4. da Luz Moreira A, Church JM, Burke CA. The evolution of prophylactic colorectal surgery for familial adenomatous polyposis. Dis Colon Rectum 2009;52(8):1481–6.
5. Cima RR, Pemberton JH. Medical and surgical management of chronic ulcerative colitis. Arch Surg 2005;140(3):300–10.
6. Fazio VW, Kiran RP, Remzi FH, et al. Ileal pouch anal anastomosis: Analysis of outcome and quality of life in 3707 patients. Ann Surg 2013;257(4):679–85.
7. Scarpa M, Grillo A, Pozza A, et al. TLR2 and TLR4 up-regulation and colonization of the ileal mucosa by Clostridiaceae spp. in chronic/relapsing pouchitis. J Surg Res 2011;169(2):e145–54.
8. Scarpa M, Grillo A, Faggian D, et al. Relationship between mucosa-associated microbiota and inflammatory parameters in the ileal pouch after restorative proctocolectomy for ulcerative colitis. Surgery 2011;150(1):56–67.
9. Sehgal R, Berg A, Hegarty JP, et al. NOD2/CARD15 mutations correlate with severe pouchitis after ileal pouch-anal anastomosis. Dis Colon Rectum 2010;53(11):1487–94.
10. Mahadevan U, Sandborn WJ. Diagnosis and management of pouchitis. Gastroenterology 2003;124(6):1636–50.
11. Barton JG, Paden MA, Lane M, et al. Comparison of postoperative outcomes in ulcerative colitis and familial polyposis patients after ileoanal pouch operations. Am J Surg 2001;182(6):616–20.
12. Perrault J, Berry R, Greseth J, et al. Pouchitis in young patients after the ileal pouch-anal anastomosis. Inflamm Bowel Dis 1997;3(3):181–5.
13. Lovegrove RE, Tilney HS, Heriot AG, et al. A comparison of adverse events and functional outcomes after restorative proctocolectomy for familial adenomatous polyposis and ulcerative colitis. Dis Colon Rectum 2006;49(9):1293–306.
14. Quinn KP, Lightner AL, Pendegraft RS, et al. Pouchitis is a common complication in patients with familial adenomatous polyposis following ileal pouch-anal anastomosis. Clin Gastroenterol Hepatol 2016;14(9):1296–301.
15. Penna C, Dozois R, Tremaine W, et al. Pouchitis after ileal pouch-anal anastomosis for ulcerative colitis occurs with increased frequency in patients with associated primary sclerosing cholangitis. Gut 1996;38(2):234–9.
16. Fleshner P, Ippoliti A, Dubinsky M, et al. A prospective multivariate analysis of clinical factors associated with pouchitis after ileal pouch-anal anastomosis. Clin Gastroenterol Hepatol 2007;5(8):952–8; quiz 887.
17. Achkar JP, Al-Haddad M, Lashner B, et al. Differentiating risk factors for acute and chronic pouchitis. Clin Gastroenterol Hepatol 2005;3(1):60–6.
18. Wu XR, Ashburn J, Remzi FH, et al. Male gender is associated with a high risk for chronic antibiotic-refractory pouchitis and ileal pouch anastomotic sinus. J Gastrointest Surg 2016;20(3):631–9.
19. Ben–Bassat O, Tyler AD, Xu W, et al. Ileal pouch symptoms do not correlate with inflammation of the pouch. Clin Gastroenterol Hepatol 2014;12(5):831–7.e2.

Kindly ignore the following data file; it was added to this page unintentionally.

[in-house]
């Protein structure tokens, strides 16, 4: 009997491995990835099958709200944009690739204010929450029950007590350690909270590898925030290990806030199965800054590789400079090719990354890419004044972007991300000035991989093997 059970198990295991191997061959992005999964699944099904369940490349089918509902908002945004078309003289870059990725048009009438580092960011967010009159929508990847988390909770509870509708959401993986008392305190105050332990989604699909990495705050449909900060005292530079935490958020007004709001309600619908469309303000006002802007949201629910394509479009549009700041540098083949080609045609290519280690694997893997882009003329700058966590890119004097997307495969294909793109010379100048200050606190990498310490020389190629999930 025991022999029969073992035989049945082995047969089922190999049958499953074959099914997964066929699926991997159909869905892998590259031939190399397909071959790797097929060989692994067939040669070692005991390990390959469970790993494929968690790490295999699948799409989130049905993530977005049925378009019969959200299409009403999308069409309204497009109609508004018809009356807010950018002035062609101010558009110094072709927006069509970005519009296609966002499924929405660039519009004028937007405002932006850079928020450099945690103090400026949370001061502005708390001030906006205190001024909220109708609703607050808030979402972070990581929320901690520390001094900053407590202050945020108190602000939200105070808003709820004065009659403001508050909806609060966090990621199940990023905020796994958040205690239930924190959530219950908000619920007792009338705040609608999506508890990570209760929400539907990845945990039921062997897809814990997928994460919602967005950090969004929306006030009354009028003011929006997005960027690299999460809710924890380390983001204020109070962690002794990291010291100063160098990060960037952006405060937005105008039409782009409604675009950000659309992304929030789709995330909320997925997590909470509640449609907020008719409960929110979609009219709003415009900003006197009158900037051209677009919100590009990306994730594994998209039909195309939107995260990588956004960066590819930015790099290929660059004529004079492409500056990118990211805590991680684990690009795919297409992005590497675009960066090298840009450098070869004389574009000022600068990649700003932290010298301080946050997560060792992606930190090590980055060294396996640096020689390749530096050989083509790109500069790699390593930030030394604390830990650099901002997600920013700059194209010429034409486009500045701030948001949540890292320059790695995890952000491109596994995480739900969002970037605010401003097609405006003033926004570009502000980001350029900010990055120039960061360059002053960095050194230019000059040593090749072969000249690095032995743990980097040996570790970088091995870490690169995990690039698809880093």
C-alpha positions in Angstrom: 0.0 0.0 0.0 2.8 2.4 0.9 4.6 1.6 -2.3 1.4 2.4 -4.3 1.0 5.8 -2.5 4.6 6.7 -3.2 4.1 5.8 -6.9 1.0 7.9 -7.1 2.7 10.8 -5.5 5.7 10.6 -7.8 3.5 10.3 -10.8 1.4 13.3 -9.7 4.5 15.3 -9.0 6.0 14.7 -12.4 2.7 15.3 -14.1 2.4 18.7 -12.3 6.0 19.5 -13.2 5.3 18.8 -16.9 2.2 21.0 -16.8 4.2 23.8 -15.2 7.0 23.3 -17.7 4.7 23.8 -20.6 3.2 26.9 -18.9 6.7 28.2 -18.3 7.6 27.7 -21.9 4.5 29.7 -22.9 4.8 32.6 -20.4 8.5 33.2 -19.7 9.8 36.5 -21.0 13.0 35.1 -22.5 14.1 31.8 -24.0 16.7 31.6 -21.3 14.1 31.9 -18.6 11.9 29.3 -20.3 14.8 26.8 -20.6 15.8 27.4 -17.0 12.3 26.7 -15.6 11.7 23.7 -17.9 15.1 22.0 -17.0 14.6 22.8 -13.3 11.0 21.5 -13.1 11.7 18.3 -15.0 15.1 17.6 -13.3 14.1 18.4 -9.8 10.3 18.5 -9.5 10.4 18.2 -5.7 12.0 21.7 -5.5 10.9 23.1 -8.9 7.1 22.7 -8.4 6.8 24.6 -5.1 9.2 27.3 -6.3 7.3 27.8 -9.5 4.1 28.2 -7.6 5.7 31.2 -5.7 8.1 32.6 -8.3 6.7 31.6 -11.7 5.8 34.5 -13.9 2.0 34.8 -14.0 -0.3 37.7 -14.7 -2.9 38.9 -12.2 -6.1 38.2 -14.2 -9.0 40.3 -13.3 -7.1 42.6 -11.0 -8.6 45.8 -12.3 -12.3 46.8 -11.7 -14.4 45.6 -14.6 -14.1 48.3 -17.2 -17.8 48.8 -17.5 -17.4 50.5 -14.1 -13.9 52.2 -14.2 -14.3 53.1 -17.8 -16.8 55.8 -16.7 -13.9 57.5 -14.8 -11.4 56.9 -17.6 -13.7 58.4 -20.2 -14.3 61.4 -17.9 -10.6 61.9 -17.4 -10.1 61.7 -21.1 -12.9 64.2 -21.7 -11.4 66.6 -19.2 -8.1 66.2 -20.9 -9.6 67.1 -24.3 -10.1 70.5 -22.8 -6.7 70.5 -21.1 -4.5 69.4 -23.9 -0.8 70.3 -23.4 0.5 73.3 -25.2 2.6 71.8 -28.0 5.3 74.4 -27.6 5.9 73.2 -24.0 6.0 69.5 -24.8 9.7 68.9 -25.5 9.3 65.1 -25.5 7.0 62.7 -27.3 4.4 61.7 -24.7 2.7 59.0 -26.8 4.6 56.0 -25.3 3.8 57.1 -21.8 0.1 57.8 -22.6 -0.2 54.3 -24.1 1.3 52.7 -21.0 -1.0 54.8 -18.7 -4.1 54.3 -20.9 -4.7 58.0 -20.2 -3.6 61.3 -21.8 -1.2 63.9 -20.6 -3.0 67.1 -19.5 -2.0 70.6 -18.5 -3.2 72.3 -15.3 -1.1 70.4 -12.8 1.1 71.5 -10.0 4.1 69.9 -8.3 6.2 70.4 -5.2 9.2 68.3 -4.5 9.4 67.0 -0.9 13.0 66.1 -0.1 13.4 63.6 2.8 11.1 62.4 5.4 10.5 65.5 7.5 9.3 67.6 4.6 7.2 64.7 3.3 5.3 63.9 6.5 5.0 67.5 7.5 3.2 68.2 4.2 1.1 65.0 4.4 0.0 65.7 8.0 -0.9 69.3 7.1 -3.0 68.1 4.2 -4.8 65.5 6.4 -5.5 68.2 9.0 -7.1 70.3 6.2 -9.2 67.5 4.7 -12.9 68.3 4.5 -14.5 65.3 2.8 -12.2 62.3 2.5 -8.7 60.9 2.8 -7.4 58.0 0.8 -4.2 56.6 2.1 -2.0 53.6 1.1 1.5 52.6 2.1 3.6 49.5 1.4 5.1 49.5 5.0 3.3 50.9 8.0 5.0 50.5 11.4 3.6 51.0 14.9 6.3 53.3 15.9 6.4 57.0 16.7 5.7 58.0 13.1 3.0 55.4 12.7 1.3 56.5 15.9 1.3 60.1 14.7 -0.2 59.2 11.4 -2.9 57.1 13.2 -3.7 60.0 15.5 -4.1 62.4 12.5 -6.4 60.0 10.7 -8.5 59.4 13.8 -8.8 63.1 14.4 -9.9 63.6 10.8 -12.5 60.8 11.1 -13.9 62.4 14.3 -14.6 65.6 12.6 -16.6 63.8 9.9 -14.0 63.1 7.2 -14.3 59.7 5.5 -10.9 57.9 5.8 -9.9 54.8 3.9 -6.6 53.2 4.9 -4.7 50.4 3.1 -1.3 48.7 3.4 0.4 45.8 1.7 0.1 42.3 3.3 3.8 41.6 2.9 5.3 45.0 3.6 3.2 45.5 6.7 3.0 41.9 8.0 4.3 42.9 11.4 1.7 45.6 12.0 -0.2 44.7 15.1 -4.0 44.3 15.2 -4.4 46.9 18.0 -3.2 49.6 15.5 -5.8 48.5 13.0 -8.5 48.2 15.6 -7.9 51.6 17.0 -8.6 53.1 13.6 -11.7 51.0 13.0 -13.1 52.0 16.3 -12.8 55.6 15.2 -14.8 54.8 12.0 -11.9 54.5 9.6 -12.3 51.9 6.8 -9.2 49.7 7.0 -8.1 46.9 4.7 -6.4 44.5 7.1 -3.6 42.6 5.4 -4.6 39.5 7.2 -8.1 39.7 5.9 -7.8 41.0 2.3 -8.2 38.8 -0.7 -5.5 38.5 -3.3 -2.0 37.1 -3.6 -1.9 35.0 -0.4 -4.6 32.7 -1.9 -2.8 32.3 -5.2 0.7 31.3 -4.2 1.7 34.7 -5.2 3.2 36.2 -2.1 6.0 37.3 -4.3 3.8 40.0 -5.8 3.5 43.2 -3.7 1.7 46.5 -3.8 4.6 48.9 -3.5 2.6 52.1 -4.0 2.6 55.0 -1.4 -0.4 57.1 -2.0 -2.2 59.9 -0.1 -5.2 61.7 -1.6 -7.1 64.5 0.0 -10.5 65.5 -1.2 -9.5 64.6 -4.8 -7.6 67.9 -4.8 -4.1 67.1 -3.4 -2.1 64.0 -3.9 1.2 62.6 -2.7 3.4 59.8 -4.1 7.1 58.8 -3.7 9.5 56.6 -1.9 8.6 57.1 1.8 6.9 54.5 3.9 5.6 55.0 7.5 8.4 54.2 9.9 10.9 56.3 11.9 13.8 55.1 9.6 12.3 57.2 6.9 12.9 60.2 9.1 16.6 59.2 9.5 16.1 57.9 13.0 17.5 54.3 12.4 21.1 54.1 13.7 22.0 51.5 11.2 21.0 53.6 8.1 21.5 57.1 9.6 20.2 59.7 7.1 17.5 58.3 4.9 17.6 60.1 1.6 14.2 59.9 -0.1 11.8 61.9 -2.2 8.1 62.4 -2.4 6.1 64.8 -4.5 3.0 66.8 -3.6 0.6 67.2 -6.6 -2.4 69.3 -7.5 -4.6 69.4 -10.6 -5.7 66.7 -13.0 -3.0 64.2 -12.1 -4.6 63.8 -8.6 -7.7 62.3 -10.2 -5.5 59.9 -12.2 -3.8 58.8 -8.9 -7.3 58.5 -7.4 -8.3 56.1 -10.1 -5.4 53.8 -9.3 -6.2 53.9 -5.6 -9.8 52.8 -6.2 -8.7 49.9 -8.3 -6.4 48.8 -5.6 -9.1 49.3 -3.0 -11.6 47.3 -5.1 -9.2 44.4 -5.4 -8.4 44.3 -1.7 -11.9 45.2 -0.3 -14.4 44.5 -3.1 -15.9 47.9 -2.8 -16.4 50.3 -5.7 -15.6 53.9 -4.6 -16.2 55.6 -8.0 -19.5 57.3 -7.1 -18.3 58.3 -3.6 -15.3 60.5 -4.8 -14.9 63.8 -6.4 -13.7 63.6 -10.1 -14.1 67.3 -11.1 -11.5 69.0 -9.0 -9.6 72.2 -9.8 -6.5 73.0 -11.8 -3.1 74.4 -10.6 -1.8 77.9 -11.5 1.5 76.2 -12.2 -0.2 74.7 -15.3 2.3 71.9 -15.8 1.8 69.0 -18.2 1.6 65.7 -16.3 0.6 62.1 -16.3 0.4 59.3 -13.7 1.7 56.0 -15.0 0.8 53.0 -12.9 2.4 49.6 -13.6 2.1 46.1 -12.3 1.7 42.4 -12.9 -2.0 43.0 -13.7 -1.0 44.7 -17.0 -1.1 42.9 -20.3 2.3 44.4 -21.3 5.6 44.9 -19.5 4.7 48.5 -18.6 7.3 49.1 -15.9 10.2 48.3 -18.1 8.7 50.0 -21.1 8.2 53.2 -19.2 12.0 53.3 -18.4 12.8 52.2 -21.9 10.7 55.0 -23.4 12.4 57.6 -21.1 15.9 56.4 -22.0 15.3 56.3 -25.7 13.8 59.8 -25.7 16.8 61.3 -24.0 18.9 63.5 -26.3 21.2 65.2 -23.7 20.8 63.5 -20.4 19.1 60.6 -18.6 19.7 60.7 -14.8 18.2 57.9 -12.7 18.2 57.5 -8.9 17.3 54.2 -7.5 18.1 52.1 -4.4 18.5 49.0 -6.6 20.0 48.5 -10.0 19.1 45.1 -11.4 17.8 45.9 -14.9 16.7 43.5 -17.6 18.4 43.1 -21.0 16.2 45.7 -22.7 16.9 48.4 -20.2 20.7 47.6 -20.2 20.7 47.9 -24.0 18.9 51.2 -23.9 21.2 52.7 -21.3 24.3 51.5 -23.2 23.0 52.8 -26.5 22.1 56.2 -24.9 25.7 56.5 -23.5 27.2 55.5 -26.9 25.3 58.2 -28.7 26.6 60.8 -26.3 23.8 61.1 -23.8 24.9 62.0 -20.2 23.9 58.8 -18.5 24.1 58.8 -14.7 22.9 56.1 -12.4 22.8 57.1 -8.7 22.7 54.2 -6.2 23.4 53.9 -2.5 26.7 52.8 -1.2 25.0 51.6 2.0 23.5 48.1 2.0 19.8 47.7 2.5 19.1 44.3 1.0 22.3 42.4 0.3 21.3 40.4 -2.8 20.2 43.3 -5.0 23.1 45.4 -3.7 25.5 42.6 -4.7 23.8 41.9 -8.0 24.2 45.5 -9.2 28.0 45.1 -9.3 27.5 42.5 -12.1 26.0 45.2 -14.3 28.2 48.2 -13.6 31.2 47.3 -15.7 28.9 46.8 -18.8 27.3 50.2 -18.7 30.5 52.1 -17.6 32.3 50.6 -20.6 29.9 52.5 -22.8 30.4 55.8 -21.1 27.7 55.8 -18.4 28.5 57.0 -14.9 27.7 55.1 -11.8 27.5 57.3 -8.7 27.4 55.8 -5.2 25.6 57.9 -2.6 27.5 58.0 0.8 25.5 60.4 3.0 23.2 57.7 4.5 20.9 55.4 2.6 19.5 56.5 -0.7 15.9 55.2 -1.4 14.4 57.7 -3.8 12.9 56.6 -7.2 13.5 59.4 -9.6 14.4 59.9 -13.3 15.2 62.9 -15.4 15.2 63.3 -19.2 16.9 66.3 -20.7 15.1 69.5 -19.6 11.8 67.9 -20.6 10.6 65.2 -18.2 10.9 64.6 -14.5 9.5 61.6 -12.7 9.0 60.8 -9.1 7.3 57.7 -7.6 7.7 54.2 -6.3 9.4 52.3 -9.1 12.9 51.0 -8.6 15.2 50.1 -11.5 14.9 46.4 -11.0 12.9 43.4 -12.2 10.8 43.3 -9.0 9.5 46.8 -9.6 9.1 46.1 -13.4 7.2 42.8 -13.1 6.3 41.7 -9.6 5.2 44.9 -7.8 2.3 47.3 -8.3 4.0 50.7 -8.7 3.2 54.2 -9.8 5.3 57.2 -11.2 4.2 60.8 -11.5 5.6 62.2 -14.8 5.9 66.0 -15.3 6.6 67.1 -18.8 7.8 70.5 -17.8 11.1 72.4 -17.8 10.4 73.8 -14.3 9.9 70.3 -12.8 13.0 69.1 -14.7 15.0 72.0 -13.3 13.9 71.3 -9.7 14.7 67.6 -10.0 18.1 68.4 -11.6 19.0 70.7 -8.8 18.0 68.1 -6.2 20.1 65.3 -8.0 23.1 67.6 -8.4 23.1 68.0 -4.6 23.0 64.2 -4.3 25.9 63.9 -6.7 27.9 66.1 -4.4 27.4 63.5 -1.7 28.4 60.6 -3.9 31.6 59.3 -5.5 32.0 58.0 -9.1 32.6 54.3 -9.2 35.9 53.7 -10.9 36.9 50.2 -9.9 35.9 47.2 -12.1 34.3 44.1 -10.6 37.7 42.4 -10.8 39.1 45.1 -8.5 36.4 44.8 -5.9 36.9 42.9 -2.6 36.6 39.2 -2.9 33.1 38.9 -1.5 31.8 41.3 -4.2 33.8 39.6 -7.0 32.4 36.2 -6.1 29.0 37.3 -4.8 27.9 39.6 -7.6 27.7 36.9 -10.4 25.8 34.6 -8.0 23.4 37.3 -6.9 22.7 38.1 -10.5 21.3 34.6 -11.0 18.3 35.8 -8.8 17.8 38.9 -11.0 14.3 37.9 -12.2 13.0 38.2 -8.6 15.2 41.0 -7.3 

20. Shen B, Achkar JP, Lashner BA, et al. Irritable pouch syndrome: A new category of diagnosis for symptomatic patients with ileal pouch-anal anastomosis. Am J Gastroenterol 2002;97(4):972–7.
21. Michelassi F, Lee J, Rubin M, et al. Long-term functional results after ileal pouch anal restorative proctocolectomy for ulcerative colitis: A prospective observational study. Ann Surg 2003;238(3):433–45.
22. McIntyre PB, Pemberton JH, Wolff BG, et al. Comparing functional results one year and ten years after ileal pouch-anal anastomosis for chronic ulcerative colitis. Dis Colon Rectum 1994;37(4):303–7.
23. Bullard KM, Madoff RD, Gemlo BT. Is ileoanal pouch function stable with time? Results of a prospective audit. Dis Colon Rectum 2002;45(3):299–304.
24. Lohmuller JL, Pemberton JH, Dozois RR, et al. Pouchitis and extraintestinal manifestations of inflammatory bowel disease after ileal pouch-anal anastomosis. Ann Surg 1990;211(5):622–9.
25. Hurst RD, Molinari M, Chung TP, et al. Prospective study of the incidence, timing and treatment of pouchitis in 104 consecutive patients after restorative proctocolectomy. Arch Surg 1996;131(5):492–7.
26. Remzi FH, Fazio VW, Gorgun E, et al. The outcome after restorative proctocolectomy with or without defunctioning ileostomy. Dis Colon Rectum 2006;49(4):470–7.
27. Heuschen UA, Hinz U, Allemeyer EH, et al. One- or two-stage procedure for restorative proctocolectomy: Rationale for a surgical strategy in ulcerative colitis. Ann Surg 2001;234(6):788–94.
28. Weston-Petrides GK, Lovegrove RE, Tilney HS, et al. Comparison of outcomes after restorative proctocolectomy with or without defunctioning ileostomy. Arch Surg 2008;143(4):406–12.
29. Luukkonen P, Järvinen H, Tanskanen M, et al. Pouchitis—Recurrence of the inflammatory bowel disease? Gut 1994;35:243–6.
30. Ferrante M, Declerck S, Coopmans T, et al. Development of pouchitis following ileal pouch-anal anastomosis (IPAA) for ulcerative colitis: A role for serological markers and microbial pattern recognition receptor genes. J Crohns Colitis 2008;2(2):142–51.
31. Rinawi F, Assa A, Eliakim R, et al. Predictors of pouchitis after ileal pouch-anal anastomosis in pediatric-onset ulcerative colitis. Eur J Gastroenterol Hepatol 2017;29(9):1079–85.
32. Dipasquale V, Mattioli G, Arrigo S, et al. Pouchitis in pediatric ulcerative colitis: A multicenter study on behalf of Italian Society of Pediatric Gastroenterology, Hepatology and Nutrition. Dig Liver Dis 2019;51(11):1551–6.
33. Lightner AL, Mathis KL, Dozois EJ, et al. Results at up to 30 years after ileal pouch–anal anastomosis for chronic ulcerative colitis. Inflamm Bowel Dis 2017;23(5):781–90.
34. MacLennan AH, Taylor AW, Wilson DH, et al. The prevalence of pelvic floor disorders and their relationship to gender, age, parity and mode of delivery. BJOG 2000;107(12):1460–70.
© 2020 The Author(s). Published by Wolters Kluwer Health, Inc. on behalf of The American College of Gastroenterology